The article posted below written by Alex Grant which appeared in this week's Longmeadow News is a continuation of a series (see below) which challenges the "self" empowerment of the Longmeadow School Building Committee. Below are LongmeadowBuzz links to the original article as well as the recent official SBC rebuttal from co-chair Christine Swanson:
Who Put the SBC In-Charge? by Alex Grant, 3/03/11
Role of the School Building Committee Prescribed by Massachusetts Law- by Christine Swanson, 3/12/11_______________________________________________________
Will the SBC Submit to Elections or Oversight?
Will the School Building Committee (SBC) submit to elections to select and replace its members? If not, the members of the SBC will continue to serve indefinite terms. If not, the SBC will continue to exercise an unwritten mandate that only it will define.
The SBC, through its co-chairperson, Christine Swanson, has responded to my question of "who put the SBC in charge?" by making essentially two arguments. First, the SBC says that the voters of Longmeadow, by agreeing to fund the feasibility study and by agreeing to fund the construction of the new high school, also agreed to follow the state's rules, and therefore implicitly agreed to the creation of a school building committee.
There's just one catch: the votes for the feasibility study (November 2008) and for the new high school (June 2010) occurred AFTER the SBC was created in June/July 2008. So those votes could not have given approval, even implicitly, for the creation of the School Building Committee. Moreover, the town's voters were never asked to vote, even after the fact, on whether to create an unelected board with undefined powers and duties.
Second, the SBC says that the Select Board and School Committee exercised its power under section 4-4 of the Town Charter to create the SBC when it voted in June 2008 to select certain members for the SBC. But look it up. Look up the meeting minutes of the meetings that the SBC cites. The minutes only indicate that certain members were selected. The minutes say nothing about creating the SBC, and they say nothing about the scope of its responsibilities, its oversight, its term of service, its mission. Nothing. And I did a FOIA request to see whether there might be another document, not publicly available, that established the SBC. Again, nothing.
But let's pretend for a moment that the Select Board and the School Committee did exercise their power under section 4-4. Under that section, the newly created committee "shall be monitored and dissolved as appropriate" by the appointing authority. In other words, the Charter requires such a committee to be overseen by the board that created it. And, the "appointing authority" has the power to dissolve such a committee as it sees fit. That means that a section 4-4 committee is subservient to the Select Board or School Committee. In that way, the elected officials of the Select Board and the School Committee must answer for the actions taken by the committees they oversee.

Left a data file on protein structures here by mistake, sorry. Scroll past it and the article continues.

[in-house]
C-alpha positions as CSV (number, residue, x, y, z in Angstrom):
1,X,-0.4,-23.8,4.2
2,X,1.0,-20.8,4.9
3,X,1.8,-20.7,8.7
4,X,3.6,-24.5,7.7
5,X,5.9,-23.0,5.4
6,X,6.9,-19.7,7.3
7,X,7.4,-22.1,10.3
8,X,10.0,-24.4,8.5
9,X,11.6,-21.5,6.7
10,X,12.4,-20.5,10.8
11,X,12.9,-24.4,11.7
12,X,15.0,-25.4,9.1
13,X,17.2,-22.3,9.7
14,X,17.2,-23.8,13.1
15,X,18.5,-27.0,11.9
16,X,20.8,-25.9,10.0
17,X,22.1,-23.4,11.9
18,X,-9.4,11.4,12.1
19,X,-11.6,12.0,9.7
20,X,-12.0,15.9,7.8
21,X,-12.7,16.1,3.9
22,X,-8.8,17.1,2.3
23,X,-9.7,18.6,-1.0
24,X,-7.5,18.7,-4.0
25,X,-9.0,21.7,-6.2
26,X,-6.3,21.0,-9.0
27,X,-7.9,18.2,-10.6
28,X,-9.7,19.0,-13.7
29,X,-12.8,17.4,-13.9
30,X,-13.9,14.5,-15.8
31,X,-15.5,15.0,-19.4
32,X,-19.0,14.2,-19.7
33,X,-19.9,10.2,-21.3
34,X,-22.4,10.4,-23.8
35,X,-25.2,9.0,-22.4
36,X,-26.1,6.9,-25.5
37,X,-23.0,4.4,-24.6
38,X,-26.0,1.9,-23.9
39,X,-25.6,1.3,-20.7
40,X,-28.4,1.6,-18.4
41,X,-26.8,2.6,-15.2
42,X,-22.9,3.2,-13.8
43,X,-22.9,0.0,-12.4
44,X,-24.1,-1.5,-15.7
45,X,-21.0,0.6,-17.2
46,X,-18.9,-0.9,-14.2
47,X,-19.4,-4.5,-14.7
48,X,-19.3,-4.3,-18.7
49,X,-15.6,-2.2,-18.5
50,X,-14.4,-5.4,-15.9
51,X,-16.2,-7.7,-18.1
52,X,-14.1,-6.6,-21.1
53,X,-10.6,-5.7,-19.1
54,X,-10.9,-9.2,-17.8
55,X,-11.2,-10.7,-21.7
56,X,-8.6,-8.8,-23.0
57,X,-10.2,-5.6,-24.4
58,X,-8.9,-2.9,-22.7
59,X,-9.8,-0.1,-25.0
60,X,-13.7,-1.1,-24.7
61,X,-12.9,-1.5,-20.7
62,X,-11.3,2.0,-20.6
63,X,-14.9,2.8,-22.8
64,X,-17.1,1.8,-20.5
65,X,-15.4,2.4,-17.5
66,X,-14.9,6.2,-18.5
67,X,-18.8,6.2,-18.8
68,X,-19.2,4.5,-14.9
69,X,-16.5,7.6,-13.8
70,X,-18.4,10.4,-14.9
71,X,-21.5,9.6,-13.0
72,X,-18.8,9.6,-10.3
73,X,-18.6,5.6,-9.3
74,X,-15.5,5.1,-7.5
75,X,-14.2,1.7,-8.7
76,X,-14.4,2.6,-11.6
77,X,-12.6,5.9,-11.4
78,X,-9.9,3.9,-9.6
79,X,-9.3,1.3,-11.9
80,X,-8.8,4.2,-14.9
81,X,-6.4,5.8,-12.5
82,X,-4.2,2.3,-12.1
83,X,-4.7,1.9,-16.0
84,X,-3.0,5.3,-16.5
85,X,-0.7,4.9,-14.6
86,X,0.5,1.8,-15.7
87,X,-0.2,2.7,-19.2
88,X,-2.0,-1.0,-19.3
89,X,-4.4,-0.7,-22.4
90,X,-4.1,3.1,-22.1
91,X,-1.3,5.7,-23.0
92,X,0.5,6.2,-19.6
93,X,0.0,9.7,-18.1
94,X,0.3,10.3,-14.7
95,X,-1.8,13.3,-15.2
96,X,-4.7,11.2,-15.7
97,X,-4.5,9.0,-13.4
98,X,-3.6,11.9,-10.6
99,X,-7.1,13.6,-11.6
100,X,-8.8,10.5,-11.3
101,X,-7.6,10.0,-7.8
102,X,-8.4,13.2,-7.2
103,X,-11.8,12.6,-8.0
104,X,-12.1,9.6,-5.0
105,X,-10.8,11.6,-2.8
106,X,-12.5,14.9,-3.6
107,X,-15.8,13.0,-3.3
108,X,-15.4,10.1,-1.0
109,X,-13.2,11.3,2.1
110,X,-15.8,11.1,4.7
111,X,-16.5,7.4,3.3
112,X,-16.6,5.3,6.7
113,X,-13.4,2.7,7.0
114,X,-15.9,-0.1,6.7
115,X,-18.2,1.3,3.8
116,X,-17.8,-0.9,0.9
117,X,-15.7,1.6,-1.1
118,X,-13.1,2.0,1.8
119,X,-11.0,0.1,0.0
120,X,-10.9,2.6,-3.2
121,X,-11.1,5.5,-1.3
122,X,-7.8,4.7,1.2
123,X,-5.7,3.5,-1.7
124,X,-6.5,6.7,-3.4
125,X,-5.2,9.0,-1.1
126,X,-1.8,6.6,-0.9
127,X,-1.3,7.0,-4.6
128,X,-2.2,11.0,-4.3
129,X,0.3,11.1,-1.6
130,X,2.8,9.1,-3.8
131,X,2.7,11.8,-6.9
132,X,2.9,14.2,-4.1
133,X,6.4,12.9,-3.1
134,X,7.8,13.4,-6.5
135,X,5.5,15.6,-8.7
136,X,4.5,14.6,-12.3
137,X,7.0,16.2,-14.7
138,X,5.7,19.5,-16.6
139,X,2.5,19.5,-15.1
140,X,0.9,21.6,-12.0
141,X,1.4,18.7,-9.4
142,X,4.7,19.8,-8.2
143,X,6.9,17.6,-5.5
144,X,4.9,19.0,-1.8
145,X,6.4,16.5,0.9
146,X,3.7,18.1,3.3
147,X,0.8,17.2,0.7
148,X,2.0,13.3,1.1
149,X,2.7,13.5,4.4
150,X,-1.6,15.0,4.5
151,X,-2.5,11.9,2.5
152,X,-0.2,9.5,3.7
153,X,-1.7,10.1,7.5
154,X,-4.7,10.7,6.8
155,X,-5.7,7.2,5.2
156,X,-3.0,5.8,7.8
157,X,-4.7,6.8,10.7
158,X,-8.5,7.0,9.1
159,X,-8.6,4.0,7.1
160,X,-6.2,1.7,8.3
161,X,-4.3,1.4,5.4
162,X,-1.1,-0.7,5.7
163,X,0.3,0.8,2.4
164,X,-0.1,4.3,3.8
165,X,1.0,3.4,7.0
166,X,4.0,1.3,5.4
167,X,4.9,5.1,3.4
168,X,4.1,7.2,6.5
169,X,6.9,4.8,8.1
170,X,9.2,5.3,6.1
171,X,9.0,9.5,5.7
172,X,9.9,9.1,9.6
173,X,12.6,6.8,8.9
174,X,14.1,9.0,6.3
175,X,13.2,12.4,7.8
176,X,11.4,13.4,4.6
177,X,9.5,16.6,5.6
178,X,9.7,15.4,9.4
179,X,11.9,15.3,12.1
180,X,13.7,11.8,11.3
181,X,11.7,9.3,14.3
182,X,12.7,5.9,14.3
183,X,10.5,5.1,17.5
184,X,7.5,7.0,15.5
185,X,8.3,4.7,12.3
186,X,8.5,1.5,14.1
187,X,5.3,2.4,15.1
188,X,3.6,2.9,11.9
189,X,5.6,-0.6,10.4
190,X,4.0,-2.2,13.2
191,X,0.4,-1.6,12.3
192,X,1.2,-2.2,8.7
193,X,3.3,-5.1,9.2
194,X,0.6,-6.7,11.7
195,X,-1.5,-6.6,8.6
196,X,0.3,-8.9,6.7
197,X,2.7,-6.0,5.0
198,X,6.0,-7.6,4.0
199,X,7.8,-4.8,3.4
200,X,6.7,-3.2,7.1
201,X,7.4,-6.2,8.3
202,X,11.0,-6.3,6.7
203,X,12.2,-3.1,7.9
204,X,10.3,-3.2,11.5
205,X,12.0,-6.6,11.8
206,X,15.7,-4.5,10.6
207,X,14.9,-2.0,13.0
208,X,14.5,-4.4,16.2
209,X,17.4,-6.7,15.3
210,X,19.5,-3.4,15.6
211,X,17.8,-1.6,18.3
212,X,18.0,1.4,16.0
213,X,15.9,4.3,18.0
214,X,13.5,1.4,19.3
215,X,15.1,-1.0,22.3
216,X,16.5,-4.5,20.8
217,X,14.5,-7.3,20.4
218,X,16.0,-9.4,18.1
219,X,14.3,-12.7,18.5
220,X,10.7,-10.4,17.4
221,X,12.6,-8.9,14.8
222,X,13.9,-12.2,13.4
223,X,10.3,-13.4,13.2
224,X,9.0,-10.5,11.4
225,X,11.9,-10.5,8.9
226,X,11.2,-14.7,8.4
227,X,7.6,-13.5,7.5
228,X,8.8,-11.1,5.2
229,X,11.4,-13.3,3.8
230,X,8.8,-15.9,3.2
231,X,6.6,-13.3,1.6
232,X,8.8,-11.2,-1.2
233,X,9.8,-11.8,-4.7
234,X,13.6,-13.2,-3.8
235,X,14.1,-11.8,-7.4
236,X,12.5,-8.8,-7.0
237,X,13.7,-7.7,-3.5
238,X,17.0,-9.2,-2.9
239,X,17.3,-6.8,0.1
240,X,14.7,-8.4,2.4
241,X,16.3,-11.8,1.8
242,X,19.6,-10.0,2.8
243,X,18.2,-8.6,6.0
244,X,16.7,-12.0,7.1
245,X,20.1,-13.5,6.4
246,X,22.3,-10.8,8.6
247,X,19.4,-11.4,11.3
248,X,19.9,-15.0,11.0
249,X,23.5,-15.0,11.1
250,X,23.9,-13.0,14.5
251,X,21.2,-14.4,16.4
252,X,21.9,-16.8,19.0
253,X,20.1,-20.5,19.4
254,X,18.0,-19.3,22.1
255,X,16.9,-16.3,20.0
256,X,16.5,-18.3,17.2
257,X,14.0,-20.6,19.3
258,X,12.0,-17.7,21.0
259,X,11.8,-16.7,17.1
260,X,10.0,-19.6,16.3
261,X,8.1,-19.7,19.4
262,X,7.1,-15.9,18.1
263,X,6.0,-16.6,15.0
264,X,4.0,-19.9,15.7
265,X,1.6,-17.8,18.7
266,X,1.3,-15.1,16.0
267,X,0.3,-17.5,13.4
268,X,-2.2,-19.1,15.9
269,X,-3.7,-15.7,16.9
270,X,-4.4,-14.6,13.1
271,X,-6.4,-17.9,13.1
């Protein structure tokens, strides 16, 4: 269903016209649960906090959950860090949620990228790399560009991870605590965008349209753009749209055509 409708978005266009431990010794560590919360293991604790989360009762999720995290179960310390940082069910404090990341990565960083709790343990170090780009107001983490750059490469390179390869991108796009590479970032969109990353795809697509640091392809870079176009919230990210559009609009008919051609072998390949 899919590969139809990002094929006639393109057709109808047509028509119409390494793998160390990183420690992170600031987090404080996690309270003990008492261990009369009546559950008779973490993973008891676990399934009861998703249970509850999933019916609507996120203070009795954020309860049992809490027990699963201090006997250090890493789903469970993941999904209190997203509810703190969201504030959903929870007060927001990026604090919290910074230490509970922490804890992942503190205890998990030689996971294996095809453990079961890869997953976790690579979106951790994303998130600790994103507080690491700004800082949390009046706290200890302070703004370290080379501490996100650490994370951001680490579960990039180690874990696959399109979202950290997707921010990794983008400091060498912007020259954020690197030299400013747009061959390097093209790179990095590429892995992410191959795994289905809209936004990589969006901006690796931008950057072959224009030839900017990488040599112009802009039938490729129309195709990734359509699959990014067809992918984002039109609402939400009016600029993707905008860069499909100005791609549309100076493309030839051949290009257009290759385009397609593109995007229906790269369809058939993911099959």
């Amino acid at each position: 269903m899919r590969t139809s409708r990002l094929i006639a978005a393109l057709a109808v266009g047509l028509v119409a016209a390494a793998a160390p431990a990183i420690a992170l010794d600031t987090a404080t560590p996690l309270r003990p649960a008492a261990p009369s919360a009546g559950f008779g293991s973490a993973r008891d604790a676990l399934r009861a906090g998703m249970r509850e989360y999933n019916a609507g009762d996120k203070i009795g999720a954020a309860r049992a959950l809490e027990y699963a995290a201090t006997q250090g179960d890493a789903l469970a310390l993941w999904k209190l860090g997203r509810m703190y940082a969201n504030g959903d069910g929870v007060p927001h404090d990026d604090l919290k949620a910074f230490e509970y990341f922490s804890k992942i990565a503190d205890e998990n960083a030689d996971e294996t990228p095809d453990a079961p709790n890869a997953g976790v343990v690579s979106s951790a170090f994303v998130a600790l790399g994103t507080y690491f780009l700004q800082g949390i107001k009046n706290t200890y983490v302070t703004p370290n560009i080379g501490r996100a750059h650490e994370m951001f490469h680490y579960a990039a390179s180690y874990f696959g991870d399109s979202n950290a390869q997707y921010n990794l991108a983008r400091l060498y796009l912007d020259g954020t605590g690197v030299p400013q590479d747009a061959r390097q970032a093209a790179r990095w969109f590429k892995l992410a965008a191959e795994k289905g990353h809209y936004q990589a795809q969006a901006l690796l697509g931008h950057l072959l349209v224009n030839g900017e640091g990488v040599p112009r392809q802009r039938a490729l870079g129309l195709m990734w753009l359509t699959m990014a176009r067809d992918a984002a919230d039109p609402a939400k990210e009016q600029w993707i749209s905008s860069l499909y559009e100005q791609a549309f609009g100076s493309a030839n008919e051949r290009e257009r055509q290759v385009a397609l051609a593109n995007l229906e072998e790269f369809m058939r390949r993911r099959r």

But the SBC is overseen by nobody. And since it was never given a mandate to follow, the SBC decides for itself the scope of its own authority. In Ms. Swanson's response, she says that the SBC has "responsibility for shepherding the high school project through the MSBA and town approvals, as well as through the design and construction phases of the project." There is no document and no decision of the Select Board or the School Committee that articulates the SBC's responsibility in that way, and the SBC points to none. The SBC functions as a super board, a board of unlimited duration and unlimited discretion.
Under the state regulations the SBC cites, a town must create a school building committee to go through the state funding process. The regulations require nothing else about the form and membership of the committee. The regulations do not purport to override any local charters or local law. Indeed, 963 CMR 2.10(3)(b) states that the school building committee "shall be formed in accordance with the provisions of the Eligible Applicant’s local charter and/or by-laws." Beyond that, the regulations make "recommendations" about including certain people as members.
To the extent that the SBC leans on the state regulations to justify its self-defined powers, it is leaning on a pillar of sand. The state regulations say nothing about the SBC deciding on its own which design to submit to the state, they say nothing about indefinite terms for members, they say nothing about requiring independence from the voters and the elected boards of a town. All of those questions are a matter of town law.
The reality though is that whatever the Charter, the decisions of the Select Board, and the state regulations say, the SBC has exercised power; it has made important decisions, like the design of the high school. No town official has challenged the SBC in its nearly three years of existence. Unopposed, the SBC will continue to operate in its usual fashion unless its members decide that the entity should answer to the voters or their representatives.
So, the question becomes: will the members of the SBC voluntarily agree to submit to elections? If they did, I am sure that many, if not all, would be elected. Christine Swanson, for one, probably knows more about the state funding process and has worked harder for the new high school than any resident in town. The members of the SBC are good people, but the committee must be accountable to the voters no matter how beneficent their decisions, and it must have clearly defined powers, just like every other town board and committee does.
reprinted with permission of the author
Alex J. Grant is a lawyer living in Longmeadow. His email address is email@example.com.